So – answers to yesterday’s questions first.
- In what key is the piece? C.
- What is the time signature of the piece? 2/4 – could be heard as 4/4 either but is usually written as 2/4.
- In solfege, or numbers, name the 6 notes played in both hands and repeated during the intro. Re-Mi-Do-La-Ti-So OR 2-3-1-6-7-5.
- The last line of the A section (approx 0:30 on the video) makes use of a common musical technique – the same melody being played over different chords. What are the first four left hand chords played in this line? C, C/Bb, F/A, Fm/A.
- What is the chord played at the end of the descending sequence mentioned in Question 3? Gaug.
Some deeper insight into some of the above questions for anyone interested.
4 – The last three chords in this sequence are known as slash chords, in which the bass note (or bottom note in the left hand on piano) is not the root note of the chord. It is often (but not always) one of the other two notes in the chord.
5 – Gaug is short for G augmented, which is possibly the most unusual of the four types of triad chords (the other three being major, minor, diminished). An augmented chord contains the 1st, 3rd and sharpened 5th notes of the scale.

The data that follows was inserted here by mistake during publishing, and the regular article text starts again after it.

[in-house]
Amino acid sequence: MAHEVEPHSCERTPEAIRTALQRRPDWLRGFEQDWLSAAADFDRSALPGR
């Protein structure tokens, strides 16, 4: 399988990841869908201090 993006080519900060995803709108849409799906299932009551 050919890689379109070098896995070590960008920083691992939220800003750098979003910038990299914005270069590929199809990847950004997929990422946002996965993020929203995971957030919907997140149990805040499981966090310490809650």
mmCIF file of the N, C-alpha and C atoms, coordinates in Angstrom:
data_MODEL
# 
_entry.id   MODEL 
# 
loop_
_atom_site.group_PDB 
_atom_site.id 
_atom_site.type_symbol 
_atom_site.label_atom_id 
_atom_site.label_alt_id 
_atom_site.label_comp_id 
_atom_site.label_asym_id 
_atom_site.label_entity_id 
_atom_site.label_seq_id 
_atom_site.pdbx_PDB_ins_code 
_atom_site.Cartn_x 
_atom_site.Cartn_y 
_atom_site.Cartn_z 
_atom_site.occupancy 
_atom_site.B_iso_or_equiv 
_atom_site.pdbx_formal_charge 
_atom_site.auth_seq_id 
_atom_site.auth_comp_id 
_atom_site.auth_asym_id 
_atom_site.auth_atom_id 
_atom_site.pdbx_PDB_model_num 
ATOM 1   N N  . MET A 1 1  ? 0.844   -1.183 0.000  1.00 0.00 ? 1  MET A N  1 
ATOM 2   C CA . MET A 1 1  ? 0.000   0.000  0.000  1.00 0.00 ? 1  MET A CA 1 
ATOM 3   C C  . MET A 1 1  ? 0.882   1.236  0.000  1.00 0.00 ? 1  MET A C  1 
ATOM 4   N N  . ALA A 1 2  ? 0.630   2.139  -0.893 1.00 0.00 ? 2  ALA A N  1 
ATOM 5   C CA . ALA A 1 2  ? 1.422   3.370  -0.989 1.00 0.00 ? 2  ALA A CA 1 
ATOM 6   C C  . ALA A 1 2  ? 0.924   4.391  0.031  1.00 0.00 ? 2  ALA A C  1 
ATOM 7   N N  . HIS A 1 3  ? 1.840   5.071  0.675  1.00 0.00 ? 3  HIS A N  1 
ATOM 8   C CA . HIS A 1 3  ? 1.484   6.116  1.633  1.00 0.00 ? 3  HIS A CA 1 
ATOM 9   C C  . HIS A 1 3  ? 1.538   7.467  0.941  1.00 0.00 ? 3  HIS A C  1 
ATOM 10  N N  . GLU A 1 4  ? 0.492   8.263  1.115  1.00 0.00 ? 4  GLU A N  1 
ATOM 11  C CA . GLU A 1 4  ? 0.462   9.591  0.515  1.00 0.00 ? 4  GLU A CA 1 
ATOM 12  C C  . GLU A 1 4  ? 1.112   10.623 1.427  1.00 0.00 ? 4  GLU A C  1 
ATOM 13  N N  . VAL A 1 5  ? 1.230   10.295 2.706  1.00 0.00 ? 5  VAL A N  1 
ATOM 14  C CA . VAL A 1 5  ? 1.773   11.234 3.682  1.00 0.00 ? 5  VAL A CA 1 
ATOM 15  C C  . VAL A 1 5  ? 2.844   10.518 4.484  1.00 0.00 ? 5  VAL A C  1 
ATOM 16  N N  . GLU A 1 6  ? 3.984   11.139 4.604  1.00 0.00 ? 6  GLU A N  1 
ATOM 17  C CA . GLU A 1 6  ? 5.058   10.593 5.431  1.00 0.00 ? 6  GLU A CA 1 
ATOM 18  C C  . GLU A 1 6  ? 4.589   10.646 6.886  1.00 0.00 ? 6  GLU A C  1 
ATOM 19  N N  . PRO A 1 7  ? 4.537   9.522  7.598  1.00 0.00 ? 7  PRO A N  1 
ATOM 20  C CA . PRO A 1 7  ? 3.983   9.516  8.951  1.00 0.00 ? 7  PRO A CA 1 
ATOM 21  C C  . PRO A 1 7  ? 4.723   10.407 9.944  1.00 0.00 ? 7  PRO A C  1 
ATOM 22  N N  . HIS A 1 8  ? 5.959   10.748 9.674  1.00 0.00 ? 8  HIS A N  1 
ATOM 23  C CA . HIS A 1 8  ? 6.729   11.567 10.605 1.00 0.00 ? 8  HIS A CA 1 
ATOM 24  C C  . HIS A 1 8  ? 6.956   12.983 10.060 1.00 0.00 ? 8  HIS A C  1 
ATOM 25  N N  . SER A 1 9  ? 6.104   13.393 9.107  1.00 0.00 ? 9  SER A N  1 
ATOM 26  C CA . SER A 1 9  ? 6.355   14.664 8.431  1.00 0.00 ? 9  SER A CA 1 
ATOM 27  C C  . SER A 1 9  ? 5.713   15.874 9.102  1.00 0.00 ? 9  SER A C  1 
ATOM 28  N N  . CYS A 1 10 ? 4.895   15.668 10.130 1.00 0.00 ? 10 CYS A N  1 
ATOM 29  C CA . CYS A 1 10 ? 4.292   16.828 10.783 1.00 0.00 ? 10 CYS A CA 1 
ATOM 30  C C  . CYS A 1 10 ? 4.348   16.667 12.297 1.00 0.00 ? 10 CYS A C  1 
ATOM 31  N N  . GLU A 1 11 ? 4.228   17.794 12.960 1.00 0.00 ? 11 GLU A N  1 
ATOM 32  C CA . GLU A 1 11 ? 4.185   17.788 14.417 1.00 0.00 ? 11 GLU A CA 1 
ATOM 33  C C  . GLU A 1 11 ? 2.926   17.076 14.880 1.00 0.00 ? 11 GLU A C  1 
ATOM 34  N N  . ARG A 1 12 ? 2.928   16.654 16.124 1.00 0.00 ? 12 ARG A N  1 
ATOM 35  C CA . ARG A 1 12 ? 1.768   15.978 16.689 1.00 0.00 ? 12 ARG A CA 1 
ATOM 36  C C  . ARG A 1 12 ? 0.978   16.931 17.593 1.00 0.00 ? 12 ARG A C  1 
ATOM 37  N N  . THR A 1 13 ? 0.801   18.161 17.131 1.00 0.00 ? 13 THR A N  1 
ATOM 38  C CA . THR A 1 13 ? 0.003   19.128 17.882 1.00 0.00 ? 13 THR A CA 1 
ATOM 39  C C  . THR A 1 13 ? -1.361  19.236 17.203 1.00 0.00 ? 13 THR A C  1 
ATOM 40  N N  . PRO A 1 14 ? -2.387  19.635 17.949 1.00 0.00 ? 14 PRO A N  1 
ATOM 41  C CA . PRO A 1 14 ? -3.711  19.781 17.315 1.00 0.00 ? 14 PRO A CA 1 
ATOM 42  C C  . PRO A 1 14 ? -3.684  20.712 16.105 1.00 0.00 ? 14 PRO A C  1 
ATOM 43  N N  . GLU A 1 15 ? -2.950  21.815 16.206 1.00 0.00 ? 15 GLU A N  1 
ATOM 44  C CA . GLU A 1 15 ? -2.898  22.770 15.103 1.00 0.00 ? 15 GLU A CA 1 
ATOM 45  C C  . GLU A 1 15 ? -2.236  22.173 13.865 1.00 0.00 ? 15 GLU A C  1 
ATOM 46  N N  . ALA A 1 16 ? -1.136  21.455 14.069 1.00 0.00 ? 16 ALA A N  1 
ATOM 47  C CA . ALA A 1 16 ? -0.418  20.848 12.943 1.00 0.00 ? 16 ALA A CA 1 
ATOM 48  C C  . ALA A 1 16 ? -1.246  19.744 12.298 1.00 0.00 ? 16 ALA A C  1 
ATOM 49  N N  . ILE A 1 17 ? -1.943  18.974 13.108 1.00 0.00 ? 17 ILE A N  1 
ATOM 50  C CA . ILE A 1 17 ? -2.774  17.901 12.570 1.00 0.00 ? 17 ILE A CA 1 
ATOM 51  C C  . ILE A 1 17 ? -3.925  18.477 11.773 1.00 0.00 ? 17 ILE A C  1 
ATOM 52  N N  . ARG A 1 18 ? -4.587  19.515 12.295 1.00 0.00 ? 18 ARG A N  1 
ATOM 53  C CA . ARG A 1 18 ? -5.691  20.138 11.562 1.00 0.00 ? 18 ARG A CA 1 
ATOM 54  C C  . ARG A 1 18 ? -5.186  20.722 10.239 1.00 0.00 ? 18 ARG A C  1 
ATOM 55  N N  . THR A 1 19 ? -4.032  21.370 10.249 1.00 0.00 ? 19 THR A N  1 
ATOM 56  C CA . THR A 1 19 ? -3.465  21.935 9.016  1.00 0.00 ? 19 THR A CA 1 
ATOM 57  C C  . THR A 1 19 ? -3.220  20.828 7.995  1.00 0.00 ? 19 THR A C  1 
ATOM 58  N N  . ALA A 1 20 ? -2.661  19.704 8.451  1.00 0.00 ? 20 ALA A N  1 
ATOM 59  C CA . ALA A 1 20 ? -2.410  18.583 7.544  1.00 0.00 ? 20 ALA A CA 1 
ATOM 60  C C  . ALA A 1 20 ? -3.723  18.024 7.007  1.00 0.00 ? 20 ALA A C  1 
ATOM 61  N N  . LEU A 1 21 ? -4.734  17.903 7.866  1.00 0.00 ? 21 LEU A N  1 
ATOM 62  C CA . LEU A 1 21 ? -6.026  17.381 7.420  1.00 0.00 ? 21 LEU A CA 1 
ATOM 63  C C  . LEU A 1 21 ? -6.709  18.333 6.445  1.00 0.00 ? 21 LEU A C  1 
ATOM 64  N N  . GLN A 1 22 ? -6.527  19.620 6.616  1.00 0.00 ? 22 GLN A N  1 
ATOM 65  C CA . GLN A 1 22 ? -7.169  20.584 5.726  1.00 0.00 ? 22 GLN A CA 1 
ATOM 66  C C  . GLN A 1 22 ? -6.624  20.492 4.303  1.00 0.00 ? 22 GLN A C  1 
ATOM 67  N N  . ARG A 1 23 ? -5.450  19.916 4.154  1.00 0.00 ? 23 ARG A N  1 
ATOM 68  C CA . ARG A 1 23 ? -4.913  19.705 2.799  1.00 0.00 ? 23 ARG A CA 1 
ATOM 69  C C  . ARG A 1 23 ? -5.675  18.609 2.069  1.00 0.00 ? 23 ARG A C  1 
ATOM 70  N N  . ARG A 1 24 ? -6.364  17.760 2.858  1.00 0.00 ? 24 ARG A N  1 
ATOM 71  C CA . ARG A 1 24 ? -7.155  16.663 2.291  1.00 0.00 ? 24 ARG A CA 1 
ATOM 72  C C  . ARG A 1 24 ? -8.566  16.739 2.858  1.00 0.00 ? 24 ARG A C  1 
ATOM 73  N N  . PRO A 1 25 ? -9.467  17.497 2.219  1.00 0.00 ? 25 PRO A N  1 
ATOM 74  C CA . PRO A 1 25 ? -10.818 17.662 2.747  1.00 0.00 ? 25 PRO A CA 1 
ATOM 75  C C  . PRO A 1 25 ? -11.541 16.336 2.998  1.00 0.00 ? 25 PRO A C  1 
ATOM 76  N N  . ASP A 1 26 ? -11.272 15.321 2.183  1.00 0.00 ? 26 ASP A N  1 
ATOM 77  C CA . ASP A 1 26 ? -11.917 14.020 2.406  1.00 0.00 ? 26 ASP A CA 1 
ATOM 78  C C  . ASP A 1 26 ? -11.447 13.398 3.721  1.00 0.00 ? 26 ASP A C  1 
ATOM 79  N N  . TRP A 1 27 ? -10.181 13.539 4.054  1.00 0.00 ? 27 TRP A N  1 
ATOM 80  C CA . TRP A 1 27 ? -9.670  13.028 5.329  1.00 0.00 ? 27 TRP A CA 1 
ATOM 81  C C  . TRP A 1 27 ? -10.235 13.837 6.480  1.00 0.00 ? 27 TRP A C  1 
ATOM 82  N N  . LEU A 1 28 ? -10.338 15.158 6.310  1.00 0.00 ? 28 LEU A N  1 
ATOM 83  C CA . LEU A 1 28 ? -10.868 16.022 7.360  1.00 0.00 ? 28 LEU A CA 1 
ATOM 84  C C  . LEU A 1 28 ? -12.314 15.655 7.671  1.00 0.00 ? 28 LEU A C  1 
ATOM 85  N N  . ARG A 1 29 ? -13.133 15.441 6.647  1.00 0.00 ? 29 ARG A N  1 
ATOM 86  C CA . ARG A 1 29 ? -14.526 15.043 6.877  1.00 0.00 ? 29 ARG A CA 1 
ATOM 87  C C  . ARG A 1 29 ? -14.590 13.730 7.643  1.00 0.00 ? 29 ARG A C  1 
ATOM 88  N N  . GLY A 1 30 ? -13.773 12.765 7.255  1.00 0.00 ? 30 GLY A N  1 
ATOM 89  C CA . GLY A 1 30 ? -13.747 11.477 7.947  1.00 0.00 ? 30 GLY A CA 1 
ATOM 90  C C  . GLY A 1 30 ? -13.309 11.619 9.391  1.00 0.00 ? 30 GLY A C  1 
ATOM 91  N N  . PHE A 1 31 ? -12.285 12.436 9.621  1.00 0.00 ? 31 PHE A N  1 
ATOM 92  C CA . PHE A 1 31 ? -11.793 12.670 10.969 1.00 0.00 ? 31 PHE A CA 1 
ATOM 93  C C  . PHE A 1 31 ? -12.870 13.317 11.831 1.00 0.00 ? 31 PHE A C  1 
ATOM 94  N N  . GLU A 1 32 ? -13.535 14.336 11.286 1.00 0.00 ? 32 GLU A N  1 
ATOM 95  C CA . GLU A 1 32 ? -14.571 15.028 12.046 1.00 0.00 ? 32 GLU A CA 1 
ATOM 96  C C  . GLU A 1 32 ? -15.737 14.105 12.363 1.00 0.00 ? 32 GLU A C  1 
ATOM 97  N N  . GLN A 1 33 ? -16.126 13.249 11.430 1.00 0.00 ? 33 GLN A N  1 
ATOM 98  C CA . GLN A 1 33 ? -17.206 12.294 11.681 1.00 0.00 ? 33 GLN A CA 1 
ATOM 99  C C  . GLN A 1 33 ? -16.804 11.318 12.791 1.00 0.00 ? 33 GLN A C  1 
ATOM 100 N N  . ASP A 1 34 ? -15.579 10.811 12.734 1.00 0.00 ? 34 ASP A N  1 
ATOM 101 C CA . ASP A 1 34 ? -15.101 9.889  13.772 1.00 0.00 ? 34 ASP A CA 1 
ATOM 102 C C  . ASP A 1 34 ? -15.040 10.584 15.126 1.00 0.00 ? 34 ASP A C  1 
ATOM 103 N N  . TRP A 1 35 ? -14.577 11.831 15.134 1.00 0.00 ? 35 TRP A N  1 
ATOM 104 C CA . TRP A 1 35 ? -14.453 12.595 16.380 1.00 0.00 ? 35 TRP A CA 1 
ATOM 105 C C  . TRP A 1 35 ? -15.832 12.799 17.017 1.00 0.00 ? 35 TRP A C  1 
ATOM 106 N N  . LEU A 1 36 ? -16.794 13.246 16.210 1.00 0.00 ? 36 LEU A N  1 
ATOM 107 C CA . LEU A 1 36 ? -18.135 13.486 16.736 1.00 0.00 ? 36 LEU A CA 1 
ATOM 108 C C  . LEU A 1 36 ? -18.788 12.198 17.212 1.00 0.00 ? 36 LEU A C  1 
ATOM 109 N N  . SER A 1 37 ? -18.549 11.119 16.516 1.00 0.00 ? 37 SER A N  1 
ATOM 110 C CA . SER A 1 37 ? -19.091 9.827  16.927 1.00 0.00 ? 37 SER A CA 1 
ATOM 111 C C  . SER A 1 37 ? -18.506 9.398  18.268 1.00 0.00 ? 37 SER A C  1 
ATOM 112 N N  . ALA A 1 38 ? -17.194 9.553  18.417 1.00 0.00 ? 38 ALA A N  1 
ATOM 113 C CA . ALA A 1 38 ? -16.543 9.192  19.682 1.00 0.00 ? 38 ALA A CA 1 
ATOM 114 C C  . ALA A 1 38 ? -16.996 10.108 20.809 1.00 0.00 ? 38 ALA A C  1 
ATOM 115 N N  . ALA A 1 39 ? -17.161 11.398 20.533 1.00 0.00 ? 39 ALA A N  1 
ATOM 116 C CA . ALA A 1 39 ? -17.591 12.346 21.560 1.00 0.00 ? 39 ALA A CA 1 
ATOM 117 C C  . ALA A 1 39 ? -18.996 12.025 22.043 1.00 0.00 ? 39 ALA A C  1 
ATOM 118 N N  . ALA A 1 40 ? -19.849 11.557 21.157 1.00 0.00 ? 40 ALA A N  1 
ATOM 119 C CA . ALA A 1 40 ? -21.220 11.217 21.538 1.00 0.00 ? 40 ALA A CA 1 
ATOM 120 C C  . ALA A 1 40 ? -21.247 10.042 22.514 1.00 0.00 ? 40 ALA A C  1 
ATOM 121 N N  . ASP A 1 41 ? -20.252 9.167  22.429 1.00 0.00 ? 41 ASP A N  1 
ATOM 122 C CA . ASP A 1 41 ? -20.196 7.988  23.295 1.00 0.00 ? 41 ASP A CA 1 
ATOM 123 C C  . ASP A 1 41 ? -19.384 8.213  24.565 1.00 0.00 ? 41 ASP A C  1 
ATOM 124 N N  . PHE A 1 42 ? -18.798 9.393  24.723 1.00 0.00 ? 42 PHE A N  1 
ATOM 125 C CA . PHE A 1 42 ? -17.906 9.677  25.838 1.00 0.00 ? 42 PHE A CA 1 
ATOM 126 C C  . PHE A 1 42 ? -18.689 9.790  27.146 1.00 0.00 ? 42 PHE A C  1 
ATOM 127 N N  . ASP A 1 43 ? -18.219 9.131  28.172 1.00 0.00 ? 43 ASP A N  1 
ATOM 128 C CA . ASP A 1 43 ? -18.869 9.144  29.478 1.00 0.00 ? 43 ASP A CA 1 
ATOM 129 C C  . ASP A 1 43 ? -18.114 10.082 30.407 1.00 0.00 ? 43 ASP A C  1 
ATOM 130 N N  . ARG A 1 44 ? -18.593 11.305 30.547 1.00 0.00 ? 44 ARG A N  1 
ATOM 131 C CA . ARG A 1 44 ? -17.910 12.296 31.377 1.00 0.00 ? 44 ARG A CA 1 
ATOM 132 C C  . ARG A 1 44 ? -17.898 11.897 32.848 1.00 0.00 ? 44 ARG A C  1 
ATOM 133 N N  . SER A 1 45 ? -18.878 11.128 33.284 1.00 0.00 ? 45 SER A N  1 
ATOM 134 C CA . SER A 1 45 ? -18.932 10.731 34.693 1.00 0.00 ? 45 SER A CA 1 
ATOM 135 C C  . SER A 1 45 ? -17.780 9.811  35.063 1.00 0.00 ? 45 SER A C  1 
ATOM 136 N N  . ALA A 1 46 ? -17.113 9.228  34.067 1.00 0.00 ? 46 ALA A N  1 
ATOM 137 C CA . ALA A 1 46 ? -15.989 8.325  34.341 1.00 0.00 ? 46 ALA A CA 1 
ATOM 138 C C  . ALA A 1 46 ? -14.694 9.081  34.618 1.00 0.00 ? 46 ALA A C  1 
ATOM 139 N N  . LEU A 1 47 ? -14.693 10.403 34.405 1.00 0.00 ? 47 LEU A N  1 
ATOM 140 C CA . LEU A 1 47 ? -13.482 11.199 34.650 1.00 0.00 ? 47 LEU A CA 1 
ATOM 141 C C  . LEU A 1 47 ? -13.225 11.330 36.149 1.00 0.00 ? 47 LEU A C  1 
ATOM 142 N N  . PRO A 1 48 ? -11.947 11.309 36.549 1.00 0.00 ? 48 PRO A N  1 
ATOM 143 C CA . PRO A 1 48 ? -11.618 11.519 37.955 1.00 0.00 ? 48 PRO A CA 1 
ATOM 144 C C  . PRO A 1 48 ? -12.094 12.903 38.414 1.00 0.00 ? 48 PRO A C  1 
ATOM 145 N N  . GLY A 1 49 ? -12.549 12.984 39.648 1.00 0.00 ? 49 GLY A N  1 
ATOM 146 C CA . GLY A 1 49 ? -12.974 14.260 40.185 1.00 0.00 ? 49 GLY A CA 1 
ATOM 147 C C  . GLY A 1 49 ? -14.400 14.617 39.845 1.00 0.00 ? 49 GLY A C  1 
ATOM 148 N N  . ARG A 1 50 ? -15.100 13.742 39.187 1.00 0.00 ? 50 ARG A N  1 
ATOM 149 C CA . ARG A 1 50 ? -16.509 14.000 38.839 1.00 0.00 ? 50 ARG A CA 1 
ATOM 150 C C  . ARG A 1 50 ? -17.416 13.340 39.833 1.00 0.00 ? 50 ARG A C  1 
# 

2 – This really interests me. From sheet music I have seen, this song is in 2/4 (i.e. 2 crotchet beats in a bar). However from a listening/feel point of view, I can just as easily hear it in 4/4 (i.e. 4 crotchet beats in a bar). So how can you tell the difference?
As far as I can see (and thanks to friend and colleague Ken McDonald for his input on this), there is no real difference in terms of feel. In terms of writing, faster pieces would seem more likely to be written in 2/4 as a writing/reading convenience for players – the length of note is important here.
I always tell my students to listen for the snare drum in a song. This will usually tell you where and how the drummer (and hence the band) are feeling a song – the snare will 95% of the time be placed on beats 2 and 4 of each bar. However this again doesn’t help with differentiating between 2/4 and 4/4, possibly because in many songs and for many musicians – there is no difference.